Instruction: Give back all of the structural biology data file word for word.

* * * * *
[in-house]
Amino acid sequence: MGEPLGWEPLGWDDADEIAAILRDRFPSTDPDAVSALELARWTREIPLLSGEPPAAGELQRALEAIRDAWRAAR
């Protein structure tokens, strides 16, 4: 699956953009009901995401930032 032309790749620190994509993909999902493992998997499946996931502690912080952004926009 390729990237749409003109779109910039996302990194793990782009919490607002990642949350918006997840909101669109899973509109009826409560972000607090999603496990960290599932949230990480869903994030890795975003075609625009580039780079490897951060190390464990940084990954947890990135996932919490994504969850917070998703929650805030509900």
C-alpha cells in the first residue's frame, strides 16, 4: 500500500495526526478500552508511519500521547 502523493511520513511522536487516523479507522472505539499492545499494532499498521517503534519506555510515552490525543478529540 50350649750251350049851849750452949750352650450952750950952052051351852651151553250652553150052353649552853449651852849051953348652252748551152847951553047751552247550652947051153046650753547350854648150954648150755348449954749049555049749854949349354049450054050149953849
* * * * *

[in-house]
Amino acid sequence: MGEPLGWEPLGWDDADEIAAILRDRFPSTDPDAVSALELARWTREIPLLSGEPPAAGELQRALEAIRDAWRAAR
């Protein structure tokens, strides 16, 4: 699956953009009901995401930032 032309790749620190994509993909999902493992998997499946996931502690912080952004926009 390729990237749409003109779109910039996302990194793990782009919490607002990642949350918006997840909101669109899973509109009826409560972000607090999603496990960290599932949230990480869903994030890795975003075609625009580039780079490897951060190390464990940084990954947890990135996932919490994504969850917070998703929650805030509900």
C-alpha cells in the first residue's frame, strides 16, 4: 500500500495526526478500552508511519500521547 502523493511520513511522536487516523479507522472505539499492545499494532499498521517503534519506555510515552490525543478529540 50350649750251350049851849750452949750352650450952750950952052051351852651151553250652553150052353649552853449651852849051953348652252748551152847951553047751552247550652947051153046650753547350854648150954648150755348449954749049555049749854949349354049450054050149953849